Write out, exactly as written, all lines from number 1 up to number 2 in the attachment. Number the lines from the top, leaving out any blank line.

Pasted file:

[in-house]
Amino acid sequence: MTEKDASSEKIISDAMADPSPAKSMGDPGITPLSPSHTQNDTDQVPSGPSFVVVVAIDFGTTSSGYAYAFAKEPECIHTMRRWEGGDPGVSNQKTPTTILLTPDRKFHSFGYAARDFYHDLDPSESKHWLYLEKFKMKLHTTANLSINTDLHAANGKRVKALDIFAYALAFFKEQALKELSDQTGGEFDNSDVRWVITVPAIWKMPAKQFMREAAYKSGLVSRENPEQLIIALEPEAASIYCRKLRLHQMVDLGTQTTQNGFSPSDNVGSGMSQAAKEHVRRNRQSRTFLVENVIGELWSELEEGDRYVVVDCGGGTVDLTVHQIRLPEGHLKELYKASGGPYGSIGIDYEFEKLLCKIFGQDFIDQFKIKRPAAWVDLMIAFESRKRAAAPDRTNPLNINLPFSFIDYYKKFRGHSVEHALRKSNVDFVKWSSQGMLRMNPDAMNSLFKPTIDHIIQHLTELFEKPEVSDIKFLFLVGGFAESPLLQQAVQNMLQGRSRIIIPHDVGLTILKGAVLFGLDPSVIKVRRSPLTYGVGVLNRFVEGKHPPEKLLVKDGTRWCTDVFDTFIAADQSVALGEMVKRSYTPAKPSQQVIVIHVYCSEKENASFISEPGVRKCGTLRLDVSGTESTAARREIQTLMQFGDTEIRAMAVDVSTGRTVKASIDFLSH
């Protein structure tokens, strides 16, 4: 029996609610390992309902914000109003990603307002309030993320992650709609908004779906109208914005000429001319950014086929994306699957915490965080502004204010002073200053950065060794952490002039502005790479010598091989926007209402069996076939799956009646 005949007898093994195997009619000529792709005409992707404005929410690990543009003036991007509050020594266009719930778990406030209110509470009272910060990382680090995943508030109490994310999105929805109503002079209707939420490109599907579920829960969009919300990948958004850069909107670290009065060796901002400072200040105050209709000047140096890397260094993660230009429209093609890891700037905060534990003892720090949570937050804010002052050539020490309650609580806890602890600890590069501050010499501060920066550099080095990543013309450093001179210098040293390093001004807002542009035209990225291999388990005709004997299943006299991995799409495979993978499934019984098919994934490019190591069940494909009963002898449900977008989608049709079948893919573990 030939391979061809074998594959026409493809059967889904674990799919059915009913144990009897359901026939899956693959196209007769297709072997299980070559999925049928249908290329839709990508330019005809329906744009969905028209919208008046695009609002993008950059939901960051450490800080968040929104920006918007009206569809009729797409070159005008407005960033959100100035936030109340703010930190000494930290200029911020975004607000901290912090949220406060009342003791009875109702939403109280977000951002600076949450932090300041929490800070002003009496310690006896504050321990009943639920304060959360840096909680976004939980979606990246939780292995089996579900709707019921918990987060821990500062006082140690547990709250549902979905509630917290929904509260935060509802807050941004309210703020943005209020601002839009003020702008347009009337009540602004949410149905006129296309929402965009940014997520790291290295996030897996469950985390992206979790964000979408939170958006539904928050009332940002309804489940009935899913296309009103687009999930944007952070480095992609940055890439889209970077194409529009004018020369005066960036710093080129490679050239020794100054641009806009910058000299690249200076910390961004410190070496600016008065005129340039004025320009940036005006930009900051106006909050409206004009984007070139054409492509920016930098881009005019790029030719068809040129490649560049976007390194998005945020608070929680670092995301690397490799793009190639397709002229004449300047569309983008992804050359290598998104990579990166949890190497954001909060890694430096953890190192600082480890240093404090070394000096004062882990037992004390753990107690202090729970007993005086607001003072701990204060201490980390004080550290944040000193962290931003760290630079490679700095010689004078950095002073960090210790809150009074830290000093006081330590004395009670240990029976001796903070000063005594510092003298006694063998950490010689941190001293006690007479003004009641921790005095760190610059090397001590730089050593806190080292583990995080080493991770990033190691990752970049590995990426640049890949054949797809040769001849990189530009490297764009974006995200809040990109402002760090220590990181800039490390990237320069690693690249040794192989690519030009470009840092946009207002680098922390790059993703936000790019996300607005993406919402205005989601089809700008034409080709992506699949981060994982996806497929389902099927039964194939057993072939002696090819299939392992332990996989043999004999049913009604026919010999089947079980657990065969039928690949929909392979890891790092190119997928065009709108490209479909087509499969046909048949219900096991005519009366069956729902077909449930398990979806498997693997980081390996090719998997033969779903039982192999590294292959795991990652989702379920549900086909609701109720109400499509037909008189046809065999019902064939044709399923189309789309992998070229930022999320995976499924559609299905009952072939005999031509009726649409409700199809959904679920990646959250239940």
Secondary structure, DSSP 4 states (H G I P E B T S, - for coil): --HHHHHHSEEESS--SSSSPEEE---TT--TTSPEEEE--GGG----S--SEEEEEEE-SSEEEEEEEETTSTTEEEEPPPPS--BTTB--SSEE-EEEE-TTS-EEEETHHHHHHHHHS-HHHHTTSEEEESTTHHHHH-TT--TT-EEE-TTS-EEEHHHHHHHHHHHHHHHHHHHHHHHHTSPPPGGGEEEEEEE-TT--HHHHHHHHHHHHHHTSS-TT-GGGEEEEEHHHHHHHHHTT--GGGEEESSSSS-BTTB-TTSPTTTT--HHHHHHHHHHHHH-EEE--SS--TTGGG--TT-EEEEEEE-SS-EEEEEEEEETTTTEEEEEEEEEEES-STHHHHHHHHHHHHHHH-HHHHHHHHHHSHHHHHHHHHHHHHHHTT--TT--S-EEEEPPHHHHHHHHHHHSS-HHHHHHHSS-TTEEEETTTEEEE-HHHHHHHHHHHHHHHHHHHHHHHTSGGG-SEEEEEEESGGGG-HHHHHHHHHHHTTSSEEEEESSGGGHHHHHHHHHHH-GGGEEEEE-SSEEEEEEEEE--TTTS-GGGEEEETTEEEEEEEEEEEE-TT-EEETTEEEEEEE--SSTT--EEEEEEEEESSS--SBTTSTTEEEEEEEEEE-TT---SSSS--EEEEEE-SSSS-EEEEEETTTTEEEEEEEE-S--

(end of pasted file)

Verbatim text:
[in-house]
Amino acid sequence: MTEKDASSEKIISDAMADPSPAKSMGDPGITPLSPSHTQNDTDQVPSGPSFVVVVAIDFGTTSSGYAYAFAKEPECIHTMRRWEGGDPGVSNQKTPTTILLTPDRKFHSFGYAARDFYHDLDPSESKHWLYLEKFKMKLHTTANLSINTDLHAANGKRVKALDIFAYALAFFKEQALKELSDQTGGEFDNSDVRWVITVPAIWKMPAKQFMREAAYKSGLVSRENPEQLIIALEPEAASIYCRKLRLHQMVDLGTQTTQNGFSPSDNVGSGMSQAAKEHVRRNRQSRTFLVENVIGELWSELEEGDRYVVVDCGGGTVDLTVHQIRLPEGHLKELYKASGGPYGSIGIDYEFEKLLCKIFGQDFIDQFKIKRPAAWVDLMIAFESRKRAAAPDRTNPLNINLPFSFIDYYKKFRGHSVEHALRKSNVDFVKWSSQGMLRMNPDAMNSLFKPTIDHIIQHLTELFEKPEVSDIKFLFLVGGFAESPLLQQAVQNMLQGRSRIIIPHDVGLTILKGAVLFGLDPSVIKVRRSPLTYGVGVLNRFVEGKHPPEKLLVKDGTRWCTDVFDTFIAADQSVALGEMVKRSYTPAKPSQQVIVIHVYCSEKENASFISEPGVRKCGTLRLDVSGTESTAARREIQTLMQFGDTEIRAMAVDVSTGRTVKASIDFLSH